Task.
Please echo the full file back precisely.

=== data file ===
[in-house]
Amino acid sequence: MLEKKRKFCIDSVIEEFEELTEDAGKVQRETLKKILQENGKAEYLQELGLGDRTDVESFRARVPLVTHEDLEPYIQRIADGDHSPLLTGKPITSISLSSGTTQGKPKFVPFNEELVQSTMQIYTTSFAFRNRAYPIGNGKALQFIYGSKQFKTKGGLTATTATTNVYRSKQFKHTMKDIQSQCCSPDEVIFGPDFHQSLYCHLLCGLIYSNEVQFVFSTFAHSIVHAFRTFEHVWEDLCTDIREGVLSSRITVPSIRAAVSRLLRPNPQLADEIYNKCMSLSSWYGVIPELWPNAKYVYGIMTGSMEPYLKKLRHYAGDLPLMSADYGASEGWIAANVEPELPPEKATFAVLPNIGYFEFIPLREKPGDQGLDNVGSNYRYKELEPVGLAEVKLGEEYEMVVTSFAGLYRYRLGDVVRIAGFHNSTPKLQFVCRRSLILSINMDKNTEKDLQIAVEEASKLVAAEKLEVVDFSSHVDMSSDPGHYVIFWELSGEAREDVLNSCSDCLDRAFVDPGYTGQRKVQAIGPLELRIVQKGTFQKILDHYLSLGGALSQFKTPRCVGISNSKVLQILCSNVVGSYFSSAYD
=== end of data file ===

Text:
[in-house]
Amino acid sequence: MLEKKRKFCIDSVIEEFEELTEDAGKVQRETLKKILQENGKAEYLQELGLGDRTDVESFRARVPLVTHEDLEPYIQRIADGDHSPLLTGKPITSISLSSGTTQGKPKFVPFNEELVQSTMQIYTTSFAFRNRAYPIGNGKALQFIYGSKQFKTKGGLTATTATTNVYRSKQFKHTMKDIQSQCCSPDEVIFGPDFHQSLYCHLLCGLIYSNEVQFVFSTFAHSIVHAFRTFEHVWEDLCTDIREGVLSSRITVPSIRAAVSRLLRPNPQLADEIYNKCMSLSSWYGVIPELWPNAKYVYGIMTGSMEPYLKKLRHYAGDLPLMSADYGASEGWIAANVEPELPPEKATFAVLPNIGYFEFIPLREKPGDQGLDNVGSNYRYKELEPVGLAEVKLGEEYEMVVTSFAGLYRYRLGDVVRIAGFHNSTPKLQFVCRRSLILSINMDKNTEKDLQIAVEEASKLVAAEKLEVVDFSSHVDMSSDPGHYVIFWELSGEAREDVLNSCSDCLDRAFVDPGYTGQRKVQAIGPLELRIVQKGTFQKILDHYLSLGGALSQFKTPRCVGISNSKVLQILCSNVVGSYFSSAYD